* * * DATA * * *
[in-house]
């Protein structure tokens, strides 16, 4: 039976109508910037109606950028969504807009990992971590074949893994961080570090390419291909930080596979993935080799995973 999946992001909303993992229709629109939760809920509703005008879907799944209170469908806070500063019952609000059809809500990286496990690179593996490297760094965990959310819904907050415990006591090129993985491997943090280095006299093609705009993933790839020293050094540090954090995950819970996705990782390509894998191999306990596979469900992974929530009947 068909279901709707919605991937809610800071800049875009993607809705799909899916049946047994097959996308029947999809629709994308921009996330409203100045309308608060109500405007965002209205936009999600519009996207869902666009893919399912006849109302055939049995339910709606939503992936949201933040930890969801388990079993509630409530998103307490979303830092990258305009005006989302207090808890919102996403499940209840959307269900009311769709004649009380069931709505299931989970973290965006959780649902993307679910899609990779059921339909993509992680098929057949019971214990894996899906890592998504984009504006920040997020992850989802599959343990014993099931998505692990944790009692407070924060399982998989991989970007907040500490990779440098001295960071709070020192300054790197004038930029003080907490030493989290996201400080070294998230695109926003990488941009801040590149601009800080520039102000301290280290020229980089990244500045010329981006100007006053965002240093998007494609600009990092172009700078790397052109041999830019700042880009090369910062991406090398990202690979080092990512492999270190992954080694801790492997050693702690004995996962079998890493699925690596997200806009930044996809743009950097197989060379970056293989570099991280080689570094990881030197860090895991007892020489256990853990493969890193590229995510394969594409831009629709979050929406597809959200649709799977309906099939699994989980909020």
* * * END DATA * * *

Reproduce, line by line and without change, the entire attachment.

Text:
[in-house]
């Protein structure tokens, strides 16, 4: 039976109508910037109606950028969504807009990992971590074949893994961080570090390419291909930080596979993935080799995973 999946992001909303993992229709629109939760809920509703005008879907799944209170469908806070500063019952609000059809809500990286496990690179593996490297760094965990959310819904907050415990006591090129993985491997943090280095006299093609705009993933790839020293050094540090954090995950819970996705990782390509894998191999306990596979469900992974929530009947 068909279901709707919605991937809610800071800049875009993607809705799909899916049946047994097959996308029947999809629709994308921009996330409203100045309308608060109500405007965002209205936009999600519009996207869902666009893919399912006849109302055939049995339910709606939503992936949201933040930890969801388990079993509630409530998103307490979303830092990258305009005006989302207090808890919102996403499940209840959307269900009311769709004649009380069931709505299931989970973290965006959780649902993307679910899609990779059921339909993509992680098929057949019971214990894996899906890592998504984009504006920040997020992850989802599959343990014993099931998505692990944790009692407070924060399982998989991989970007907040500490990779440098001295960071709070020192300054790197004038930029003080907490030493989290996201400080070294998230695109926003990488941009801040590149601009800080520039102000301290280290020229980089990244500045010329981006100007006053965002240093998007494609600009990092172009700078790397052109041999830019700042880009090369910062991406090398990202690979080092990512492999270190992954080694801790492997050693702690004995996962079998890493699925690596997200806009930044996809743009950097197989060379970056293989570099991280080689570094990881030197860090895991007892020489256990853990493969890193590229995510394969594409831009629709979050929406597809959200649709799977309906099939699994989980909020």